In the first major room (Phazon Quarry) the player can use a touch pad to interface with a huge mining drill to clear a path. There are two areas that can be drilled and, as has been a reoccurring theme throughout the last few posts, either choice yields reward. There is no proper interplay between the player and the drill, making the sequence feel artificial.
Mine Lift, the following room, has Retro again playing with verticality in a well stylized manner. We’ve seen similar sequences before on Elysia and in the Imperial Caverns. Phazon Harvesting, the room just after it sees a little more experimentation too, this time with a Phazon Harvester dealing out massive damage through a pulse beam destined to send you off the narrow set of platforms.
The following section may be difficult to picture if you haven’t played this sequence before, the tail end of this video features the sequence in question. Mind the commentary.
When you reach the Main Cavern you arrive on an upper floor viewing platform overseeing a circular chamber glassed off in the centre. Functionally every room within the mine corresponds to the mining of Phazon ore, the circular room in this case acts as a giant suction tank for the ore chiseled-off from the perimeter outlined with phazon rock. Basically, the pirates chisel away at the walls for a minute or so, an alert signals, handrails rise up from the ground so that the pirates can stay grounded while the suction is taking place. It’s a somewhat unsafe work practice, but the premise makes for one of the most clever set pieces moments in the trilogy yet.
When the player enters the central room, the doors quickly closed off, pirates flood in and four totem poles raise from the floor, ostensibly it’s another clichéd run-in with the pirates. In this state the room acts as something of a stadium for a spectator sport. There’s tunnels for combatants to file in, a viewing platform for onlookers and an arena in which—through the raised totem poles—creates an interesting target/prey dynamic. Trusting my familiarity with the series I safely assumed that once I’d cleared the four initial pirates, everything would be over. After four or five waves of pirates and my first confrontation with the game over screen, I realized this wasn’t the case.
A minute or so into the battle, each of the pirates will rush to one of the four respective sets of handrails and, as mentioned before, the vacuum will begin it’s suction, drawing Samus into the centre and damaging her if she succumbs to the pressure. It’s in these sections where the player must push against the force whilst simultaneously shooting the pirates in an attempt of throwing off their grip and sending them into the vacuum, thereby revealing four weak points which the player can chip away at.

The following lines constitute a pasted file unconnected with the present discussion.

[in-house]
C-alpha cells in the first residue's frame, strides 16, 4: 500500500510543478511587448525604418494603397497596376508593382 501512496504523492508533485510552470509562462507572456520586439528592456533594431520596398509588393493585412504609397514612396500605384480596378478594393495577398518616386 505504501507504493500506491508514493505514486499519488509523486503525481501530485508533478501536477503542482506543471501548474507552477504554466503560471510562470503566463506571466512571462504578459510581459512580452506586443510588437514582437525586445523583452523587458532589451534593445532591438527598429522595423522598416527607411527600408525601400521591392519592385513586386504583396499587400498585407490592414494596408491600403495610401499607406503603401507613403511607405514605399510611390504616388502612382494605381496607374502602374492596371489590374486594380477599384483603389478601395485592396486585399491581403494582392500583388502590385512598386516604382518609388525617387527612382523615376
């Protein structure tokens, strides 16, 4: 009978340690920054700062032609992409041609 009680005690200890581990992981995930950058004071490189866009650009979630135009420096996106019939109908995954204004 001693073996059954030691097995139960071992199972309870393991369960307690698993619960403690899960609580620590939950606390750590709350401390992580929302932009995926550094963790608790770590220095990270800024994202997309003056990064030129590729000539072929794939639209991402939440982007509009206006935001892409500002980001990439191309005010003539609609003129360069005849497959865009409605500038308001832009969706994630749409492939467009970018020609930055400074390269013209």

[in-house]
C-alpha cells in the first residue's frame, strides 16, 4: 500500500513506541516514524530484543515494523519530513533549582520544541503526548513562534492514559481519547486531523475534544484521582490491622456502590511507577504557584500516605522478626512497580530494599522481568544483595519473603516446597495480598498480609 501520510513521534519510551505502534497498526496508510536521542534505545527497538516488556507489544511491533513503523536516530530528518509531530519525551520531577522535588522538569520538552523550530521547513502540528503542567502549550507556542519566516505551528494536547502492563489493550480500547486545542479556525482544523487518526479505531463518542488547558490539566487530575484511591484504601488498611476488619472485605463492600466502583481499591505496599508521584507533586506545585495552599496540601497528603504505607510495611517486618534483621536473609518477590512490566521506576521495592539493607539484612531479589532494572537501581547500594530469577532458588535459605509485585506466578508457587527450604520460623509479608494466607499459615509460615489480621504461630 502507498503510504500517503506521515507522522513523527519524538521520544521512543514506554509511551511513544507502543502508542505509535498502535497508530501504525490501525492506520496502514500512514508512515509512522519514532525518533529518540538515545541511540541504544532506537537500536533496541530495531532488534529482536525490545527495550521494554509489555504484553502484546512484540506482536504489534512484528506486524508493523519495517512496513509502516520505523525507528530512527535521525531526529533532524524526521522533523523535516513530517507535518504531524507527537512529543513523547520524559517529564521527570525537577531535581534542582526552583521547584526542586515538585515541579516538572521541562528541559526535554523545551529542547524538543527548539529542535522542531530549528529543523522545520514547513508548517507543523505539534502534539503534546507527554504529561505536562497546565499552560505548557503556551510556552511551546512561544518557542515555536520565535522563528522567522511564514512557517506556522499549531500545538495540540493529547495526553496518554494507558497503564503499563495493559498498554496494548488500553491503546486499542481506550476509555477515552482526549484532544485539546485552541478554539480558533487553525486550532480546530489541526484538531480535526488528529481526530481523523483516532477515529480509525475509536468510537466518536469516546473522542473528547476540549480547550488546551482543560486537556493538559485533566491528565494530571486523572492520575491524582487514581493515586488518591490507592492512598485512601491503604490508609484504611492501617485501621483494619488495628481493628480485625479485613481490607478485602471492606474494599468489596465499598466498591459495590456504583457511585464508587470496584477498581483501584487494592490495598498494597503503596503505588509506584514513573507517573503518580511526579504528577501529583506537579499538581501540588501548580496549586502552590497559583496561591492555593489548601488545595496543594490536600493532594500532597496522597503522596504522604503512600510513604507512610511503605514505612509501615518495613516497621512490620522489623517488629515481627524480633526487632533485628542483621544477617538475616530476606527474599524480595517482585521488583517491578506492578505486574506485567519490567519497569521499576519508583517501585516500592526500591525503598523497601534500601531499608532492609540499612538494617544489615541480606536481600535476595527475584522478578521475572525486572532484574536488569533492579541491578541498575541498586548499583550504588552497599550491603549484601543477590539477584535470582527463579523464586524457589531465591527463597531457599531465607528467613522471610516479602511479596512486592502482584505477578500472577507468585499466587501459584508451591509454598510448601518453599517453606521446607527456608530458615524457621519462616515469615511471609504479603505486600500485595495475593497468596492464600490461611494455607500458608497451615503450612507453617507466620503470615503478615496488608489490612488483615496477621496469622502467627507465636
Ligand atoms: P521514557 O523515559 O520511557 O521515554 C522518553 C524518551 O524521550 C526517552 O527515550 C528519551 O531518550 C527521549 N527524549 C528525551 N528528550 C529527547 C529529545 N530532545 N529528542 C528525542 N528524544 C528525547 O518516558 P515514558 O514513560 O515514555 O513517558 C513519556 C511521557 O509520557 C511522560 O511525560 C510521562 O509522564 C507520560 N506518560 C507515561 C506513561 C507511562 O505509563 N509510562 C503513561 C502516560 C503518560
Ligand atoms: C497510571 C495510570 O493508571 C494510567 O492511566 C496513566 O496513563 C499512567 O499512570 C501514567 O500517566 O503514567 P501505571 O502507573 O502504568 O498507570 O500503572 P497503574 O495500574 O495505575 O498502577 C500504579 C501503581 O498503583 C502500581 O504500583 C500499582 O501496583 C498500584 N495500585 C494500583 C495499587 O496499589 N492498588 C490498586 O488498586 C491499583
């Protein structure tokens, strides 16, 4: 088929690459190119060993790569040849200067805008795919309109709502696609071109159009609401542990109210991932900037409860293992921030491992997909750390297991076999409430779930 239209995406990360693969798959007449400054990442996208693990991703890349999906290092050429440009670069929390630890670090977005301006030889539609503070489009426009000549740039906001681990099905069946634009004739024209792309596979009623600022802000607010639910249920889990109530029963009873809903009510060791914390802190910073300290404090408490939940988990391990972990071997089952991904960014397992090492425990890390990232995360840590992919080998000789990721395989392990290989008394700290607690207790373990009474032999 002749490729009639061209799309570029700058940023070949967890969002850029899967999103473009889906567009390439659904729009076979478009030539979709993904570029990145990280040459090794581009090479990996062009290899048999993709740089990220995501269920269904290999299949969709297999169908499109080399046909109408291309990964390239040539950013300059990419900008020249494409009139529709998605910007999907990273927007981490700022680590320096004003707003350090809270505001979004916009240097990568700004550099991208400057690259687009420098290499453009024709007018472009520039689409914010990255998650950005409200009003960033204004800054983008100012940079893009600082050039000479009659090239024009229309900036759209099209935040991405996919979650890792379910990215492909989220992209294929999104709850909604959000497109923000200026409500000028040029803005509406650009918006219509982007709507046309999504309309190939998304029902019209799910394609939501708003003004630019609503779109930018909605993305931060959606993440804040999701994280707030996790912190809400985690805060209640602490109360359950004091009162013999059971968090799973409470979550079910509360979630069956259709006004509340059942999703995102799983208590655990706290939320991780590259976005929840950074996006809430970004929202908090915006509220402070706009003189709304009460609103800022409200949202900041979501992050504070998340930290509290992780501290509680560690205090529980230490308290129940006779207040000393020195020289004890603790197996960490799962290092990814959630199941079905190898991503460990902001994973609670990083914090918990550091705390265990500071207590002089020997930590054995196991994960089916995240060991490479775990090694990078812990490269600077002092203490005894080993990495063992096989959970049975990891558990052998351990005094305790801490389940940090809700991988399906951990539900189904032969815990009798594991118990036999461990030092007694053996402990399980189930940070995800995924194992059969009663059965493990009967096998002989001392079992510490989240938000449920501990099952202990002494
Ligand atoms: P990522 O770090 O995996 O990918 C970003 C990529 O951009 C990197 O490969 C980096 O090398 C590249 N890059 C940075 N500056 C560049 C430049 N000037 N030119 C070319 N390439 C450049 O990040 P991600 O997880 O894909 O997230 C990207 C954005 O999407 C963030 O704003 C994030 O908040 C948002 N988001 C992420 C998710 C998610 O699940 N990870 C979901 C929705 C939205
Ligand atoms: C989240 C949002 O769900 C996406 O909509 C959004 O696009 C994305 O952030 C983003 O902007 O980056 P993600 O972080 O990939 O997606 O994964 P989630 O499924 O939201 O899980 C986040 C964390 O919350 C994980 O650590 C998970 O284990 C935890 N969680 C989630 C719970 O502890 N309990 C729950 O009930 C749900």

This binary construction creates an engaging attack/defend dynamic between the two states. In the initial state, with totem poles raised, the player must defend themselves from the pirate onslaught whilst at the same time weakening them in preparation for the next phase. If the player becomes too hasty and preemptively kills (!?) a pirate, another one will shuffle in, taking it’s place. It’s integral then that the player finds a steady balance between attacking and defending. The arena is constructed in a such a way—totem poles provide temporary but never full protection from the onslaught and the AI is smart enough to flush you out, forcing the player to constantly adapt to the shifting situation—that it constantly demands the player’s attention.
The second phase inverts the roles of the combatants in this stadium of ours, continually feeding into the attack/defend dynamic. This time, the player’s role is switched and the offensive takes the priority, although defence against the vacuum is still very important. The pirates are vulnerable and the player is free to weaken their grip (no health=loss of grip), yet the player must also be cautious of the inwards pull and at all times have their left thumb pushing the control stick in the opposite direction of the force.
As you can see, the gameplay throughout this sequence is engaging by the way the arena design, enemy AI and vacuum mechanic are constructed to have the player move between roles supporting polar mixes of offence and defence, both of which are dynamic and multifaceted.
Your reward for this area is the Nova beam and the trek to the landing zone from which we can fly back to the Command Center works as a tutorial for this device. The beam works with the X-ray visor to shoot out weaknesses in phazon walls, it’s a nice way to unify the two mechanics, especially considering that the ice and fire properties have already been covered. The beam is also considerably more powerful than the last.
I also noticed that the alarms throughout the Pirate Homeworld pass on from room-to-room Metal Gear 2 style, whereas this may have not been the case in the previous two games. Not sure if my memory serves me well there.
Lastly, it’s somewhere around this part of the game that the log book scans continue to delve into the backstory of trilogy, leading right into the events on Norion, Bryyo and Elysia.